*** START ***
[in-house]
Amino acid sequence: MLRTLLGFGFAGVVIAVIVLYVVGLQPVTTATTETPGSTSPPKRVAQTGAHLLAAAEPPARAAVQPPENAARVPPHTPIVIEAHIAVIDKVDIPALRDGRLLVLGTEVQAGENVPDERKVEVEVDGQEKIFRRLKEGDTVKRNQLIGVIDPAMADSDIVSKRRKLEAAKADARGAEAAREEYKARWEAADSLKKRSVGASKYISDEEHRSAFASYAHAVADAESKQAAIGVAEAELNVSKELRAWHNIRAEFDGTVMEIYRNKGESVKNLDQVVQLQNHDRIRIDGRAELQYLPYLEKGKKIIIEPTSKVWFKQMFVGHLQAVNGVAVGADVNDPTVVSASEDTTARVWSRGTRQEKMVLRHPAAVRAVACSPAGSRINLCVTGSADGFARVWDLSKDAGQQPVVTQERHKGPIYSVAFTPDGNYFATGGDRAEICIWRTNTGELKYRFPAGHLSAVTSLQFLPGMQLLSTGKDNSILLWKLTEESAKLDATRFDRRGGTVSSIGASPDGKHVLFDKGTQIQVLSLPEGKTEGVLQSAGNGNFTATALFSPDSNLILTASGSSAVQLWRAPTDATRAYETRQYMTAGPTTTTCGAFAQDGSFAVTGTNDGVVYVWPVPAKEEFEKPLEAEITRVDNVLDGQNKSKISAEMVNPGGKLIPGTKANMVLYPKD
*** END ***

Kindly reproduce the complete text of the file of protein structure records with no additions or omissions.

[in-house]
Amino acid sequence: MLRTLLGFGFAGVVIAVIVLYVVGLQPVTTATTETPGSTSPPKRVAQTGAHLLAAAEPPARAAVQPPENAARVPPHTPIVIEAHIAVIDKVDIPALRDGRLLVLGTEVQAGENVPDERKVEVEVDGQEKIFRRLKEGDTVKRNQLIGVIDPAMADSDIVSKRRKLEAAKADARGAEAAREEYKARWEAADSLKKRSVGASKYISDEEHRSAFASYAHAVADAESKQAAIGVAEAELNVSKELRAWHNIRAEFDGTVMEIYRNKGESVKNLDQVVQLQNHDRIRIDGRAELQYLPYLEKGKKIIIEPTSKVWFKQMFVGHLQAVNGVAVGADVNDPTVVSASEDTTARVWSRGTRQEKMVLRHPAAVRAVACSPAGSRINLCVTGSADGFARVWDLSKDAGQQPVVTQERHKGPIYSVAFTPDGNYFATGGDRAEICIWRTNTGELKYRFPAGHLSAVTSLQFLPGMQLLSTGKDNSILLWKLTEESAKLDATRFDRRGGTVSSIGASPDGKHVLFDKGTQIQVLSLPEGKTEGVLQSAGNGNFTATALFSPDSNLILTASGSSAVQLWRAPTDATRAYETRQYMTAGPTTTTCGAFAQDGSFAVTGTNDGVVYVWPVPAKEEFEKPLEAEITRVDNVLDGQNKSKISAEMVNPGGKLIPGTKANMVLYPKD